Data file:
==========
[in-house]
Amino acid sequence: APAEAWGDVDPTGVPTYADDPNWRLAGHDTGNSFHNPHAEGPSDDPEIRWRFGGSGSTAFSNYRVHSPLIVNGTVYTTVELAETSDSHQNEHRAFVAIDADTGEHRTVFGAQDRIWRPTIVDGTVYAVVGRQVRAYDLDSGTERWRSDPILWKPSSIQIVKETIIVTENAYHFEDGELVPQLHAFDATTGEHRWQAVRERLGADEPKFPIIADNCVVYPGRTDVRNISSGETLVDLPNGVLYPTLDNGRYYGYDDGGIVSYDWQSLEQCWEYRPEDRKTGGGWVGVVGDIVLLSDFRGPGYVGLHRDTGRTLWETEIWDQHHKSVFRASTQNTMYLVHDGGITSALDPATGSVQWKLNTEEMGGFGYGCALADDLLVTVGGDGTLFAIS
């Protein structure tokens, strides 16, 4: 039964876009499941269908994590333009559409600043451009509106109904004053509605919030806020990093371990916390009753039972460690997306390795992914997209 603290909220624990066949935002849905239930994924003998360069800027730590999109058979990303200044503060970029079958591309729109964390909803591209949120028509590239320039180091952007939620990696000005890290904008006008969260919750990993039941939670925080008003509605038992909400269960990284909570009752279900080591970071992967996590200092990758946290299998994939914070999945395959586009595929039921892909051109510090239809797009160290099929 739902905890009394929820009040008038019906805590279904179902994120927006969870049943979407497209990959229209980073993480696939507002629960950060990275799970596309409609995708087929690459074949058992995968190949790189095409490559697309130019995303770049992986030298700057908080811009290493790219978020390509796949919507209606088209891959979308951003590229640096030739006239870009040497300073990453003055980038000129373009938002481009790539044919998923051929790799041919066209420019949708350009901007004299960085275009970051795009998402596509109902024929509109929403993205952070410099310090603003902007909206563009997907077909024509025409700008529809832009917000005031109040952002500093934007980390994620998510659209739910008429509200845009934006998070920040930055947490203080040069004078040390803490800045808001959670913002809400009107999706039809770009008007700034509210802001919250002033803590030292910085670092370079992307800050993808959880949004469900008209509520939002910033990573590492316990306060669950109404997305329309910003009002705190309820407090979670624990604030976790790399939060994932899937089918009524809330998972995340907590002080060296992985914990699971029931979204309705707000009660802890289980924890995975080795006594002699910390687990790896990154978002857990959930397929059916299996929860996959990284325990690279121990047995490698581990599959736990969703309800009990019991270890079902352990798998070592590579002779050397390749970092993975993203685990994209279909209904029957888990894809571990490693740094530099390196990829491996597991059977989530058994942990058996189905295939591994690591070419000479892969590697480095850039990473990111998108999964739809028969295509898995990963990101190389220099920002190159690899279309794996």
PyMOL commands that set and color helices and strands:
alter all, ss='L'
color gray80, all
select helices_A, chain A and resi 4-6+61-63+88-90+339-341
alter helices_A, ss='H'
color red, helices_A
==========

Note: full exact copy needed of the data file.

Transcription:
[in-house]
Amino acid sequence: APAEAWGDVDPTGVPTYADDPNWRLAGHDTGNSFHNPHAEGPSDDPEIRWRFGGSGSTAFSNYRVHSPLIVNGTVYTTVELAETSDSHQNEHRAFVAIDADTGEHRTVFGAQDRIWRPTIVDGTVYAVVGRQVRAYDLDSGTERWRSDPILWKPSSIQIVKETIIVTENAYHFEDGELVPQLHAFDATTGEHRWQAVRERLGADEPKFPIIADNCVVYPGRTDVRNISSGETLVDLPNGVLYPTLDNGRYYGYDDGGIVSYDWQSLEQCWEYRPEDRKTGGGWVGVVGDIVLLSDFRGPGYVGLHRDTGRTLWETEIWDQHHKSVFRASTQNTMYLVHDGGITSALDPATGSVQWKLNTEEMGGFGYGCALADDLLVTVGGDGTLFAIS
């Protein structure tokens, strides 16, 4: 039964876009499941269908994590333009559409600043451009509106109904004053509605919030806020990093371990916390009753039972460690997306390795992914997209 603290909220624990066949935002849905239930994924003998360069800027730590999109058979990303200044503060970029079958591309729109964390909803591209949120028509590239320039180091952007939620990696000005890290904008006008969260919750990993039941939670925080008003509605038992909400269960990284909570009752279900080591970071992967996590200092990758946290299998994939914070999945395959586009595929039921892909051109510090239809797009160290099929 739902905890009394929820009040008038019906805590279904179902994120927006969870049943979407497209990959229209980073993480696939507002629960950060990275799970596309409609995708087929690459074949058992995968190949790189095409490559697309130019995303770049992986030298700057908080811009290493790219978020390509796949919507209606088209891959979308951003590229640096030739006239870009040497300073990453003055980038000129373009938002481009790539044919998923051929790799041919066209420019949708350009901007004299960085275009970051795009998402596509109902024929509109929403993205952070410099310090603003902007909206563009997907077909024509025409700008529809832009917000005031109040952002500093934007980390994620998510659209739910008429509200845009934006998070920040930055947490203080040069004078040390803490800045808001959670913002809400009107999706039809770009008007700034509210802001919250002033803590030292910085670092370079992307800050993808959880949004469900008209509520939002910033990573590492316990306060669950109404997305329309910003009002705190309820407090979670624990604030976790790399939060994932899937089918009524809330998972995340907590002080060296992985914990699971029931979204309705707000009660802890289980924890995975080795006594002699910390687990790896990154978002857990959930397929059916299996929860996959990284325990690279121990047995490698581990599959736990969703309800009990019991270890079902352990798998070592590579002779050397390749970092993975993203685990994209279909209904029957888990894809571990490693740094530099390196990829491996597991059977989530058994942990058996189905295939591994690591070419000479892969590697480095850039990473990111998108999964739809028969295509898995990963990101190389220099920002190159690899279309794996």
PyMOL commands that set and color helices and strands:
alter all, ss='L'
color gray80, all
select helices_A, chain A and resi 4-6+61-63+88-90+339-341
alter helices_A, ss='H'
color red, helices_A